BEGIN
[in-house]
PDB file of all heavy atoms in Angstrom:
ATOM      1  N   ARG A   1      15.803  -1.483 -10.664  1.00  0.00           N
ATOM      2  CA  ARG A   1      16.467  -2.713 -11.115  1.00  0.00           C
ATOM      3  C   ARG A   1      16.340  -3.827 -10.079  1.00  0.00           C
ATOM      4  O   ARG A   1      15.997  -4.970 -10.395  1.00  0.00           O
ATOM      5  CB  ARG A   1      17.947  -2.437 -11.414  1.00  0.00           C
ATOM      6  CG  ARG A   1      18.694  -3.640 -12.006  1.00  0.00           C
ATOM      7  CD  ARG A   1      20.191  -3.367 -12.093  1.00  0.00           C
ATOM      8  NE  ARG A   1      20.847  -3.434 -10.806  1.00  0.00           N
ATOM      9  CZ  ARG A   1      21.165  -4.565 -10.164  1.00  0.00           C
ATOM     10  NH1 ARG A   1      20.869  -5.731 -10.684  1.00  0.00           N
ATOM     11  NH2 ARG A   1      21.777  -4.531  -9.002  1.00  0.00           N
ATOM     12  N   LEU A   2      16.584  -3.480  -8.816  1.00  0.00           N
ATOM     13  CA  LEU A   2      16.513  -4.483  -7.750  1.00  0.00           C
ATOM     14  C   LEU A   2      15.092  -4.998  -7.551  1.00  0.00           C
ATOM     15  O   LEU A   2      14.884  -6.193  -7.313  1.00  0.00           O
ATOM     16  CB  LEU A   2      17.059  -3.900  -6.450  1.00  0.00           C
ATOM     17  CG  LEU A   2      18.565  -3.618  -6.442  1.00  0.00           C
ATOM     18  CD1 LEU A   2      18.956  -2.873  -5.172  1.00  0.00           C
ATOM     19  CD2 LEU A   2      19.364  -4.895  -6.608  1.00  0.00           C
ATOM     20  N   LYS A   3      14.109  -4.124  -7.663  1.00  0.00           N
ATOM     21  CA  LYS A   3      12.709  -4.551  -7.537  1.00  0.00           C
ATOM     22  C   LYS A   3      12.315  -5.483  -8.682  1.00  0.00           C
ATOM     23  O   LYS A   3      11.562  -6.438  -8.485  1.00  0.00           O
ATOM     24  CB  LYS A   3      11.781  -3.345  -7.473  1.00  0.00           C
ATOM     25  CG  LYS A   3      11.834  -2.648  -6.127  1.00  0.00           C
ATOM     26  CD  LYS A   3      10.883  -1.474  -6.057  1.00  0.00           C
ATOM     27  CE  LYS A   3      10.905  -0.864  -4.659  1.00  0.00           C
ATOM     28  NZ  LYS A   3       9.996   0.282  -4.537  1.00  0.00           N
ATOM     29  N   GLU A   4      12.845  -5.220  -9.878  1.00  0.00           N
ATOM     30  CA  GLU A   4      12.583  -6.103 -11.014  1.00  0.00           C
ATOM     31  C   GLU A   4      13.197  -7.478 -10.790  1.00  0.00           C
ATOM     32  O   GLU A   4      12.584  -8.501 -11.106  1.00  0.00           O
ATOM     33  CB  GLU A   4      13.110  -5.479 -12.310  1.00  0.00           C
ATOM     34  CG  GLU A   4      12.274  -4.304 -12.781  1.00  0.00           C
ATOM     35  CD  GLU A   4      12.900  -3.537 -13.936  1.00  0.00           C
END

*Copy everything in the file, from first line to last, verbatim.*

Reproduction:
[in-house]
PDB file of all heavy atoms in Angstrom:
ATOM      1  N   ARG A   1      15.803  -1.483 -10.664  1.00  0.00           N
ATOM      2  CA  ARG A   1      16.467  -2.713 -11.115  1.00  0.00           C
ATOM      3  C   ARG A   1      16.340  -3.827 -10.079  1.00  0.00           C
ATOM      4  O   ARG A   1      15.997  -4.970 -10.395  1.00  0.00           O
ATOM      5  CB  ARG A   1      17.947  -2.437 -11.414  1.00  0.00           C
ATOM      6  CG  ARG A   1      18.694  -3.640 -12.006  1.00  0.00           C
ATOM      7  CD  ARG A   1      20.191  -3.367 -12.093  1.00  0.00           C
ATOM      8  NE  ARG A   1      20.847  -3.434 -10.806  1.00  0.00           N
ATOM      9  CZ  ARG A   1      21.165  -4.565 -10.164  1.00  0.00           C
ATOM     10  NH1 ARG A   1      20.869  -5.731 -10.684  1.00  0.00           N
ATOM     11  NH2 ARG A   1      21.777  -4.531  -9.002  1.00  0.00           N
ATOM     12  N   LEU A   2      16.584  -3.480  -8.816  1.00  0.00           N
ATOM     13  CA  LEU A   2      16.513  -4.483  -7.750  1.00  0.00           C
ATOM     14  C   LEU A   2      15.092  -4.998  -7.551  1.00  0.00           C
ATOM     15  O   LEU A   2      14.884  -6.193  -7.313  1.00  0.00           O
ATOM     16  CB  LEU A   2      17.059  -3.900  -6.450  1.00  0.00           C
ATOM     17  CG  LEU A   2      18.565  -3.618  -6.442  1.00  0.00           C
ATOM     18  CD1 LEU A   2      18.956  -2.873  -5.172  1.00  0.00           C
ATOM     19  CD2 LEU A   2      19.364  -4.895  -6.608  1.00  0.00           C
ATOM     20  N   LYS A   3      14.109  -4.124  -7.663  1.00  0.00           N
ATOM     21  CA  LYS A   3      12.709  -4.551  -7.537  1.00  0.00           C
ATOM     22  C   LYS A   3      12.315  -5.483  -8.682  1.00  0.00           C
ATOM     23  O   LYS A   3      11.562  -6.438  -8.485  1.00  0.00           O
ATOM     24  CB  LYS A   3      11.781  -3.345  -7.473  1.00  0.00           C
ATOM     25  CG  LYS A   3      11.834  -2.648  -6.127  1.00  0.00           C
ATOM     26  CD  LYS A   3      10.883  -1.474  -6.057  1.00  0.00           C
ATOM     27  CE  LYS A   3      10.905  -0.864  -4.659  1.00  0.00           C
ATOM     28  NZ  LYS A   3       9.996   0.282  -4.537  1.00  0.00           N
ATOM     29  N   GLU A   4      12.845  -5.220  -9.878  1.00  0.00           N
ATOM     30  CA  GLU A   4      12.583  -6.103 -11.014  1.00  0.00           C
ATOM     31  C   GLU A   4      13.197  -7.478 -10.790  1.00  0.00           C
ATOM     32  O   GLU A   4      12.584  -8.501 -11.106  1.00  0.00           O
ATOM     33  CB  GLU A   4      13.110  -5.479 -12.310  1.00  0.00           C
ATOM     34  CG  GLU A   4      12.274  -4.304 -12.781  1.00  0.00           C
ATOM     35  CD  GLU A   4      12.900  -3.537 -13.936  1.00  0.00           C